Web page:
Tomorrow Wilko will take on the other most exciting goofy-footer in this event so far, Travis Logie. After one of the day’s best exchanges, Jordy Smith was left needing a 7.95 against his fellow South-African. Trav let Jordy have what he thought wasn’t the best wave, and Jordy lit it up. “You just nearly witnessed me having a full-on fight with myself on the beach, for letting him go on that last wave,” said Trav. “I was about to brawl myself. It was so ruthless in the dying minutes and I know the best way to beat Jordy is to come from behind and beat him.” Jordy went hard, the buzzer sounded, and both men stood staring at each other in the competitor’s area, waiting for the scores to drop. “What do you think?” Jordy asked trainer Jarrad Howse. “Biggest turn of the heat, that first one. Every move was clean. I didn’t wobble or anything.” While Jordy was absolutely right, it still wasn’t enough – the scores dropped and he’d scooped a 7.93, which was 0.02 points less than he needed.
With Snapper feeling a little more like itself today, Taj Burrow found his feet more solid: “I felt good, I love my board and I love those sections when they’re on offer. I was yet to have a really good heat but that one felt like I was getting there, f’sure. I wouldn’t change a thing, I like it out there. As I said yesterday, I feel lost at sea when I move down to Rainbow or Kirra, I’ve got no idea what I’m looking for. I like Snapper, sitting next to the rock.”
Oh, and Julian Wilson. In victory over Joel that Julian called a “confidence-booster,” the Sunny-Coaster looked to be having way more fun than yesterday. “I felt way more relaxed today. My wave selection at the start of the heat put me on the back foot, I kinda was too relaxed and wanted to catch waves and do big airs and finners. But Parko got his first two waves and they were two of the right waves, they didn’t have too much wall on them and he did three turns on each and put good scores on the board. That kinda made me think, I’ve gotta catch good waves to beat these guys. So I really waited for that 8.9. Parko had a look at that wave and I had priority and I knew it was gonna be a good one because if I wasn’t going, he was going. It was probably the best-shaped wave of the heat and I just had to ride it. In the second half of that heat I finally felt like I was thinking smart, and thinking in the heat, not thinking about everything else around it.”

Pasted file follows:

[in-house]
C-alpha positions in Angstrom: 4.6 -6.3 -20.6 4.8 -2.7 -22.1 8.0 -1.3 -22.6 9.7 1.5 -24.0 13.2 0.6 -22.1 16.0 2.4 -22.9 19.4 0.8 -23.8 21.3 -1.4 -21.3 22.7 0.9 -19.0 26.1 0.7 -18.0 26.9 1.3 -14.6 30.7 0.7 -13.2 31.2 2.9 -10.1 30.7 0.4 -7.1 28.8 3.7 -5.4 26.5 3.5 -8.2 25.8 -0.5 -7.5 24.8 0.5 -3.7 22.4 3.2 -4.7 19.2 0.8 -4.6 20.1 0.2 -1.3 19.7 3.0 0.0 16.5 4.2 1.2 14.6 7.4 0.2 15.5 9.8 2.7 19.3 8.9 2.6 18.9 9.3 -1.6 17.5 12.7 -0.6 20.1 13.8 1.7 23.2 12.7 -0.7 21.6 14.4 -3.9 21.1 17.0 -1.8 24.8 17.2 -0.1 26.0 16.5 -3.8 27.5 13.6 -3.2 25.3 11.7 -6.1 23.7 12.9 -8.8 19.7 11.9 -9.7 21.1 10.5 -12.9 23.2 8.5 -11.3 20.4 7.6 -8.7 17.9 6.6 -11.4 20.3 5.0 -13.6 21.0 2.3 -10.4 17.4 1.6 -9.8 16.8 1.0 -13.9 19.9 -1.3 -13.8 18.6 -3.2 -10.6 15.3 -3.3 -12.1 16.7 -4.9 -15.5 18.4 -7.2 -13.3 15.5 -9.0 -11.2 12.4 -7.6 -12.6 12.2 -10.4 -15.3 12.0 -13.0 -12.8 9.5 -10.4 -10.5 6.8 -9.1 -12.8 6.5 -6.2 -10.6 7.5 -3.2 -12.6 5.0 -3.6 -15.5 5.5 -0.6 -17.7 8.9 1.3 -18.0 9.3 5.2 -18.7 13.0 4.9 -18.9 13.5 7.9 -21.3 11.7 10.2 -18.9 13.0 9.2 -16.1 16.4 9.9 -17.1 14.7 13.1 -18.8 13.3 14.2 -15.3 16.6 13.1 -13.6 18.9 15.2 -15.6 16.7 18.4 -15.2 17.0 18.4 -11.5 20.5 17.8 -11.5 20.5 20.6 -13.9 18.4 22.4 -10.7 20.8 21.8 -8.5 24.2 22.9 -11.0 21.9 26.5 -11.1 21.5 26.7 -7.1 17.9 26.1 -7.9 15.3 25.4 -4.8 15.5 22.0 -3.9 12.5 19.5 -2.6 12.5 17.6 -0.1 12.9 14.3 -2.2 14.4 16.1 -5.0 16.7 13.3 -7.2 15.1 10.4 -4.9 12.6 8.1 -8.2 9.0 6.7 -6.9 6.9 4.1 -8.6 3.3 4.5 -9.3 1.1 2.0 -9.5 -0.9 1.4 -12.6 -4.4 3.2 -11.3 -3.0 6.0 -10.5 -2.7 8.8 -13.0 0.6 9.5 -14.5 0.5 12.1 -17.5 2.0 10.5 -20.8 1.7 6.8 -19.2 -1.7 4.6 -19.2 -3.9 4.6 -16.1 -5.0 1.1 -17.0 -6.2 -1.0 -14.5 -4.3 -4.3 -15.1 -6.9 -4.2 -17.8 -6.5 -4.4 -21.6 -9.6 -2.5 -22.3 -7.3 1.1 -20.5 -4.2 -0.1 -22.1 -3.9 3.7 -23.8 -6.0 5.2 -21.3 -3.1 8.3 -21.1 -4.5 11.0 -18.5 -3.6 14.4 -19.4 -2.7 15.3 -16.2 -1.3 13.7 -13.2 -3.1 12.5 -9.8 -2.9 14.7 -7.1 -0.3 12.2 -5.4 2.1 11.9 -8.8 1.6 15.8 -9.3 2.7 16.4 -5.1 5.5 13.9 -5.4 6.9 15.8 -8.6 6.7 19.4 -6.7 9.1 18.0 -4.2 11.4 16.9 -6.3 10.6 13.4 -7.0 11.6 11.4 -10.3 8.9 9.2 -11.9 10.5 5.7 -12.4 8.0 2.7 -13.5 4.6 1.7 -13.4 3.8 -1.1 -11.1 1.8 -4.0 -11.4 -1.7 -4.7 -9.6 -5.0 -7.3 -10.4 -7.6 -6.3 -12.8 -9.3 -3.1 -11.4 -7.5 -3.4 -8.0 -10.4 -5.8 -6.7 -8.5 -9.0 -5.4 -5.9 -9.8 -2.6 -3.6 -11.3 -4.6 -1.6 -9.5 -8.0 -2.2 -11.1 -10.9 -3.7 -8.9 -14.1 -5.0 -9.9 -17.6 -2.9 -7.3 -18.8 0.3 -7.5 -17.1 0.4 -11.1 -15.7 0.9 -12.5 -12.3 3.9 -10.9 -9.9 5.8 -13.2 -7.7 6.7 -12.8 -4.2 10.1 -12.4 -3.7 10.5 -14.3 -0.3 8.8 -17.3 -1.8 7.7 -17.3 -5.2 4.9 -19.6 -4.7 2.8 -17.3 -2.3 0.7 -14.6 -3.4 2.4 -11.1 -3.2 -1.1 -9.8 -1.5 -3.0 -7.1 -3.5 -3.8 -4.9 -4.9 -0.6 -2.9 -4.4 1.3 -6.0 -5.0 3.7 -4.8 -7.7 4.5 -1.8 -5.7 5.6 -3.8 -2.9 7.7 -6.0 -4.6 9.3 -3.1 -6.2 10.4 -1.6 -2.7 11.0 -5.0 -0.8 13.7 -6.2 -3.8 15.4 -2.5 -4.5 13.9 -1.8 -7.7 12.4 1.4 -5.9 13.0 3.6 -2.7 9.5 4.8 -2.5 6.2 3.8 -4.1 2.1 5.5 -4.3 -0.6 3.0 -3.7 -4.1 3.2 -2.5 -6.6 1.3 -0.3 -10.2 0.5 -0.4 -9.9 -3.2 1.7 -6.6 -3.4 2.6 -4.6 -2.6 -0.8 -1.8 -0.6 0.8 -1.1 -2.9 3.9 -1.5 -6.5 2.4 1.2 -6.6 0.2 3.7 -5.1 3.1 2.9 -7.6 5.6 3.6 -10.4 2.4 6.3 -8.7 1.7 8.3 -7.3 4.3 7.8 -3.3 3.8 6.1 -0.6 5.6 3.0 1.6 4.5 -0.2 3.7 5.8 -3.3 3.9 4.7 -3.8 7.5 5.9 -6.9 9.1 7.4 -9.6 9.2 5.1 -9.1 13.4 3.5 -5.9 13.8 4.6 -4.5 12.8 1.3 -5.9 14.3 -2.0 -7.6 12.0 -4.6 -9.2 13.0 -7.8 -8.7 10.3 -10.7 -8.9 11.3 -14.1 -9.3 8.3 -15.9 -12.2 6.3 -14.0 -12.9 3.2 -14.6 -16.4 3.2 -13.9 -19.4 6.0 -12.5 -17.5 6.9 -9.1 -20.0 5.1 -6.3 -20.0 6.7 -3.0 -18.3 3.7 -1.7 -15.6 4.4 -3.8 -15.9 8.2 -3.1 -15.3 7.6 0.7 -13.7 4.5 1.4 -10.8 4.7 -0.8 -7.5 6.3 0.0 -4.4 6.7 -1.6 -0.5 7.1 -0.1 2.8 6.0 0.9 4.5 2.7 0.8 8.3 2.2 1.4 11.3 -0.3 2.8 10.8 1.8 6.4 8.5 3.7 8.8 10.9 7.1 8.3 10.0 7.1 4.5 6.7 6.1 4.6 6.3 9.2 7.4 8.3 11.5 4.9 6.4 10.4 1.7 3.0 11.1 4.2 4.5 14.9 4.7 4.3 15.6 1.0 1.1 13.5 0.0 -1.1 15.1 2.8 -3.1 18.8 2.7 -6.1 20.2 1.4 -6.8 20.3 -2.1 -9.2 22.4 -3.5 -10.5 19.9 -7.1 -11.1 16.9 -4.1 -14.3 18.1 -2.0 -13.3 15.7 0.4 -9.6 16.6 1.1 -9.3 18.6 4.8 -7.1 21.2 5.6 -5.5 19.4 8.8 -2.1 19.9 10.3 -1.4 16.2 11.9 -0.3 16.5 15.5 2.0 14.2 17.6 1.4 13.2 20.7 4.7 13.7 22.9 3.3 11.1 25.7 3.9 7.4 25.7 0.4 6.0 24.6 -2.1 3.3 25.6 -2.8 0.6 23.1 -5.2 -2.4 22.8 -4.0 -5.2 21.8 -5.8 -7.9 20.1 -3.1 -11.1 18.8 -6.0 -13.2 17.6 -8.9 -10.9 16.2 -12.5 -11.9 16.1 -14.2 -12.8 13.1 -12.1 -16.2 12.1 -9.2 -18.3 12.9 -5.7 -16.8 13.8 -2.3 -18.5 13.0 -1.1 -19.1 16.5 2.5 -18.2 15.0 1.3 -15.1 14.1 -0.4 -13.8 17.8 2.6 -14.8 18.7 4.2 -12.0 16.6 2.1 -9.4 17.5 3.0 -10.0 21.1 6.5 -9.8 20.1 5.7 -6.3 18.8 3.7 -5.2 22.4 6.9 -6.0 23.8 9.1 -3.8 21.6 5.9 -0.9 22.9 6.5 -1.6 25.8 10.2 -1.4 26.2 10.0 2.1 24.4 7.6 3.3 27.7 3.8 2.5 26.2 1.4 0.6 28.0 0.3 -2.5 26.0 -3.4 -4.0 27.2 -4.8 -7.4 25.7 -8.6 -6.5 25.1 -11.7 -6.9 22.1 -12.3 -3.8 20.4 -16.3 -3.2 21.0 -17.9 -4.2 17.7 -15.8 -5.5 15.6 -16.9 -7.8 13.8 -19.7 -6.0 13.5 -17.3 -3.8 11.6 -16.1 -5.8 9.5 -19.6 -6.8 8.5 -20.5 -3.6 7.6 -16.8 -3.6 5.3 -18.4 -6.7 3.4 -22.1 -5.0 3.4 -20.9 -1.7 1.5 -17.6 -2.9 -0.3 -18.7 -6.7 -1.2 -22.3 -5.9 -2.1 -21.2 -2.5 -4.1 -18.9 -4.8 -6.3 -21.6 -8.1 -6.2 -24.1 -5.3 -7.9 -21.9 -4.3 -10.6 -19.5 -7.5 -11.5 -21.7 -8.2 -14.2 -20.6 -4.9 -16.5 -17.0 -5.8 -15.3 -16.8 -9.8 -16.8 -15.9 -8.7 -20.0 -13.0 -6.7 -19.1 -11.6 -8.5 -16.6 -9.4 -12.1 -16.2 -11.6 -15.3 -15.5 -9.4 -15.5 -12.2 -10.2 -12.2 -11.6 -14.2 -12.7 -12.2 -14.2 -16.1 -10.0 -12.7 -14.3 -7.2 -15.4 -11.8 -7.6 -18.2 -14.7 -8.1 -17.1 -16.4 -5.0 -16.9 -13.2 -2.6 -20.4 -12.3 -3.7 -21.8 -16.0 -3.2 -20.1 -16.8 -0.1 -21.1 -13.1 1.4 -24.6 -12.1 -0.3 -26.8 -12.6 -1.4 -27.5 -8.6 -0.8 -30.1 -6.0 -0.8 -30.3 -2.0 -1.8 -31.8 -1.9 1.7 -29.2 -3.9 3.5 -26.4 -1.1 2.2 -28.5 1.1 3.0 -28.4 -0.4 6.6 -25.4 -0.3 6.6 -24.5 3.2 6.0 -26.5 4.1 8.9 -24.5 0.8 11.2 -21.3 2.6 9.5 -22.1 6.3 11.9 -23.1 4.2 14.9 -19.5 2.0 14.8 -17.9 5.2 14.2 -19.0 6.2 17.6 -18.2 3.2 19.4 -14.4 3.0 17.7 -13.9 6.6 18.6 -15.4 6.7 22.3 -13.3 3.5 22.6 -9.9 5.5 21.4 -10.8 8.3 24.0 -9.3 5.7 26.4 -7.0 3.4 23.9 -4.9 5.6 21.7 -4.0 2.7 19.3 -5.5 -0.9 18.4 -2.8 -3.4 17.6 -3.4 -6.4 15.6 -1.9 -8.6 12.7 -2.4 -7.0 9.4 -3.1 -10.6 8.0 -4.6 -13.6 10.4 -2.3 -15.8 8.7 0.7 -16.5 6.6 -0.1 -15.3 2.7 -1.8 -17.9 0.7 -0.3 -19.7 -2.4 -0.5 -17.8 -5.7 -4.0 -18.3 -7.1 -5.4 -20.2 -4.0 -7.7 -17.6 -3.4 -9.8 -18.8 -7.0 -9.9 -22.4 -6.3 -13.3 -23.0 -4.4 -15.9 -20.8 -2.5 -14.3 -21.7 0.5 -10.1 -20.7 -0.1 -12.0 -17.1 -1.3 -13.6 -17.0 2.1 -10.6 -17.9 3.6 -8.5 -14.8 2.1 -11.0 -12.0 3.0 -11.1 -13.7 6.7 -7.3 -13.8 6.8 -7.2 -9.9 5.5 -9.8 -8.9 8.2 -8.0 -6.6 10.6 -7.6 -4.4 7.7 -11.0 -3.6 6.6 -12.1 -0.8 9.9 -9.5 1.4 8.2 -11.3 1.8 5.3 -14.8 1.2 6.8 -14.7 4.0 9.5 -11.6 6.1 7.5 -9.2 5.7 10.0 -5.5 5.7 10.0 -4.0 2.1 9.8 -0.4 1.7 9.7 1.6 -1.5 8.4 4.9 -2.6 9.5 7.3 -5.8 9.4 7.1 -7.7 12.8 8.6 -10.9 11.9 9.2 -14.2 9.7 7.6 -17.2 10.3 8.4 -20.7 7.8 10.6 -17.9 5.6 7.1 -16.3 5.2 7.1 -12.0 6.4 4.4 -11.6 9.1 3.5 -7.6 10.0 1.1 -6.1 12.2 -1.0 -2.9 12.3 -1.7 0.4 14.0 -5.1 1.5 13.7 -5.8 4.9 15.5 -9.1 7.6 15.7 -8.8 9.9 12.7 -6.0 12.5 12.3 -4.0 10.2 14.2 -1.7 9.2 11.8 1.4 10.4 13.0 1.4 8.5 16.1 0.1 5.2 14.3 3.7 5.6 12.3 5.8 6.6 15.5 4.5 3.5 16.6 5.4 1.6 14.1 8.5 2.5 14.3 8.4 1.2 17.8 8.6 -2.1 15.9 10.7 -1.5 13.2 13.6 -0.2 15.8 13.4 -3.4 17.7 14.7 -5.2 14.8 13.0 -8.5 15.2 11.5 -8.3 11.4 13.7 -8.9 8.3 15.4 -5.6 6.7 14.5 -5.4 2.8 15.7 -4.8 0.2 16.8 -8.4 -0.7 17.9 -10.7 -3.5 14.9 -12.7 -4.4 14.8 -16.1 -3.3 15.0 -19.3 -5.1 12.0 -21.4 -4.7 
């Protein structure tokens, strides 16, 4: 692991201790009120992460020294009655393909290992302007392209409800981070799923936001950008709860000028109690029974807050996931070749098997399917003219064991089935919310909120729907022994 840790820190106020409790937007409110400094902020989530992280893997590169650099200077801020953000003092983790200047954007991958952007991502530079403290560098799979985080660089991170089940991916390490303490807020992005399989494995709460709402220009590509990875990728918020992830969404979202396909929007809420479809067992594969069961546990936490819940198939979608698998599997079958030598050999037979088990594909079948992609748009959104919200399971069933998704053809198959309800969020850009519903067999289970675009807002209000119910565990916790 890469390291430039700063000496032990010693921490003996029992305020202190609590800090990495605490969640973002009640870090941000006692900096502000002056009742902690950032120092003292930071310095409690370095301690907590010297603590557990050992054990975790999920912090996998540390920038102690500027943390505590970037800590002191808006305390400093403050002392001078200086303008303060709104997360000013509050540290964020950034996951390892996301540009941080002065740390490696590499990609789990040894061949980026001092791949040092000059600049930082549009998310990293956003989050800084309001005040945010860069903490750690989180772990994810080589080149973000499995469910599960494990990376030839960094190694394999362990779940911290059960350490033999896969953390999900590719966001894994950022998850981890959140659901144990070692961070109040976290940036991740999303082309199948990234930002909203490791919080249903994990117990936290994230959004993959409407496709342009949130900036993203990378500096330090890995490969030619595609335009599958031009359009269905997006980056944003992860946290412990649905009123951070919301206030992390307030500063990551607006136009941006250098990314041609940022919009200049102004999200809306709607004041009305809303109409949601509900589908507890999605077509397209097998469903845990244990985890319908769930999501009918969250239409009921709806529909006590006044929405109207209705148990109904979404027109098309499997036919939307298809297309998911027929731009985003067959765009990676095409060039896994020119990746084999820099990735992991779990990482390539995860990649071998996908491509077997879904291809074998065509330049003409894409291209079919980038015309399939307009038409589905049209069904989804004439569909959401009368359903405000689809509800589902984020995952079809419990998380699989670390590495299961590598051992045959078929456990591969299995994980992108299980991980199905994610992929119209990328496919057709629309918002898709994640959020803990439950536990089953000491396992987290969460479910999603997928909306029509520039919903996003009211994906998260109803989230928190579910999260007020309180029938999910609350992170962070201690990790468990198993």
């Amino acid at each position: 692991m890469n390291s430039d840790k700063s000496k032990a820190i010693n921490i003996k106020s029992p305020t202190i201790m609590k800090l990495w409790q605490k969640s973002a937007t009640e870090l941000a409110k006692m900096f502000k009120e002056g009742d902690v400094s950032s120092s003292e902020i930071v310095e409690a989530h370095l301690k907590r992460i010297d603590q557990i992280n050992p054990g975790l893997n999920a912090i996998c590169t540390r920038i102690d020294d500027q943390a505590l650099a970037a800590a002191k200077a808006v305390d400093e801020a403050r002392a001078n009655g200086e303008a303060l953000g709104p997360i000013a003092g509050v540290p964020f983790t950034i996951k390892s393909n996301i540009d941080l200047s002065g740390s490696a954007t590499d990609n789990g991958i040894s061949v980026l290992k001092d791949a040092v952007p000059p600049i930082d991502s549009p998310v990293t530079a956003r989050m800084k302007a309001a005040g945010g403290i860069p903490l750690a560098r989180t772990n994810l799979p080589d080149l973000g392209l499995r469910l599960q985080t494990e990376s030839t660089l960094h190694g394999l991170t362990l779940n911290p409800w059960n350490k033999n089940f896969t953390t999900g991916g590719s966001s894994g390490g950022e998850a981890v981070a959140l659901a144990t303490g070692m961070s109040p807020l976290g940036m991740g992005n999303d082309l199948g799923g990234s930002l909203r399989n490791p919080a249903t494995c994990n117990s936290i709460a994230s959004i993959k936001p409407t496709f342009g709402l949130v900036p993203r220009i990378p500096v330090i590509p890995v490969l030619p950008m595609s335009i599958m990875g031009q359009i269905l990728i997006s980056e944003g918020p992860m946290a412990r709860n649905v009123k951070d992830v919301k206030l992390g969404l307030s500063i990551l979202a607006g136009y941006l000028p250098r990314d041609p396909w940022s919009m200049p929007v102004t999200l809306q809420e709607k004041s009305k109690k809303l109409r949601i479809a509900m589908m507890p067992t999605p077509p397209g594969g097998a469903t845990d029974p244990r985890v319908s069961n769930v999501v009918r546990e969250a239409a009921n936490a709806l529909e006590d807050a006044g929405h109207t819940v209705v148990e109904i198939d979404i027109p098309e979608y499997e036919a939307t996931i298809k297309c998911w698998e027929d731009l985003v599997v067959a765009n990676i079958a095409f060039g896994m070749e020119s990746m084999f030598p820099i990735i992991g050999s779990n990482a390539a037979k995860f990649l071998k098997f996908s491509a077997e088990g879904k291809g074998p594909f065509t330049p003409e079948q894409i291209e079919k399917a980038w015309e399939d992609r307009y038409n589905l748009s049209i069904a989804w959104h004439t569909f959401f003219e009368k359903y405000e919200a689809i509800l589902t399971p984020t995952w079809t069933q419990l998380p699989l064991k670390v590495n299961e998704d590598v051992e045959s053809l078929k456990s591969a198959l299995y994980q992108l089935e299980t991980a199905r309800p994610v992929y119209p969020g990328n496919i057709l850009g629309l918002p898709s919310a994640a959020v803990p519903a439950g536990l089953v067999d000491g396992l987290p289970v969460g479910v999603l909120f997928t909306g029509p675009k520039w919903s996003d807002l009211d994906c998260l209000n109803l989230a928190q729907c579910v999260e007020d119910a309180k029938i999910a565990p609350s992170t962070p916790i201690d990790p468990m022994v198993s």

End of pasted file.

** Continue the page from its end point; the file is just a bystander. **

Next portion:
Reckon they’re gonna make it to the final tomorrow? We can only hope. Find out here in the a.m. – Elliot Struck
QUIKSILVER PRO GOLD COAST REMAINING ROUND 3 RESULTS:
Heat 7: Kelly Slater (USA) 15.23 def. Dusty Payne (HAW) 13.34
Heat 8: Bede Durbidge (AUS) 15.00 def. C.J. Hobgood (USA) 12.50
Heat 9: Matt Wilkinson (AUS) 12.63 def. Josh Kerr (AUS) 12.37
Heat 10: Brett Simpson (USA) 12.16 def. Gabriel Medina (BRA) 9.53
Heat 11: Travis Logie (ZAF) 15.44 def. Jordy Smith (ZAF) 15.43
Heat 12: Mick Fanning (AUS) 16.67 def. Nat Young (USA) 16.36
QUIKSILVER PRO GOLD COAST ROUND 4 RESULTS:
Heat 1: Taj Burrow (AUS) 18.06, Jeremy Flores (FRA) 13.83, Adam Melling (AUS) 10.07
Heat 2: Julian Wilson (AUS) 16.60, Joel Parkinson (AUS) 16.53, Michel Bourez (PYF) 15.13
Heat 3: Kelly Slater (USA) 18.27, Bede Durbidge (AUS) 16.60, Matt Wilkinson (AUS) 16.44
Heat 4: Mick Fanning (AUS) 15.40 Travis Logie (ZAF) 13.60, Brett Simpson (USA) 8.23
QUIKSILVER PRO GOLD COAST ROUND 5 MATCH-UPS:
Heat 1: Jeremy Flores (FRA) vs. Michel Bourez (PYF)
Heat 2: Joel Parkinson (AUS) vs. Adam Melling (AUS)
Heat 3: Bede Durbidge (AUS) vs. Brett Simpson (USA)
Heat 4: Travis Logie (ZAF) vs. Matt Wilkinson (AUS)
QUIKSILVER PRO GOLD COAST QUARTERFINAL MATCH-UPS:
QF 1: Taj Burrow (AUS) vs. TBD
QF 2: Julian Wilson (AUS) vs. TBD
QF 3: Kelly Slater (USA) vs. TBD
QF 4: Mick Fanning (AUS) vs. TBD